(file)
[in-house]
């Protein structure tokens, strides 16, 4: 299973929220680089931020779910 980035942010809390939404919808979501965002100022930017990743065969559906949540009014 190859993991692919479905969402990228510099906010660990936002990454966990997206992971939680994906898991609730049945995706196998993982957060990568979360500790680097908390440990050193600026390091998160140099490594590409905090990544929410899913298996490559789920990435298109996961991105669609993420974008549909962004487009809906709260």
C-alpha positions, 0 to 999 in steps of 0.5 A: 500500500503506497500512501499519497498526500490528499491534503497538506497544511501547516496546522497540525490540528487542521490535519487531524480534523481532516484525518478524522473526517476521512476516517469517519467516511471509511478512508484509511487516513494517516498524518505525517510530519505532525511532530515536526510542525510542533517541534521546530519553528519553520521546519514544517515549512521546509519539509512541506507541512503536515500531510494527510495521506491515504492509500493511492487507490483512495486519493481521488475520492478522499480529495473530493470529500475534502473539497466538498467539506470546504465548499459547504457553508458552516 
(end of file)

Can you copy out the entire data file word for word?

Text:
[in-house]
């Protein structure tokens, strides 16, 4: 299973929220680089931020779910 980035942010809390939404919808979501965002100022930017990743065969559906949540009014 190859993991692919479905969402990228510099906010660990936002990454966990997206992971939680994906898991609730049945995706196998993982957060990568979360500790680097908390440990050193600026390091998160140099490594590409905090990544929410899913298996490559789920990435298109996961991105669609993420974008549909962004487009809906709260």
C-alpha positions, 0 to 999 in steps of 0.5 A: 500500500503506497500512501499519497498526500490528499491534503497538506497544511501547516496546522497540525490540528487542521490535519487531524480534523481532516484525518478524522473526517476521512476516517469517519467516511471509511478512508484509511487516513494517516498524518505525517510530519505532525511532530515536526510542525510542533517541534521546530519553528519553520521546519514544517515549512521546509519539509512541506507541512503536515500531510494527510495521506491515504492509500493511492487507490483512495486519493481521488475520492478522499480529495473530493470529500475534502473539497466538498467539506470546504465548499459547504457553508458552516 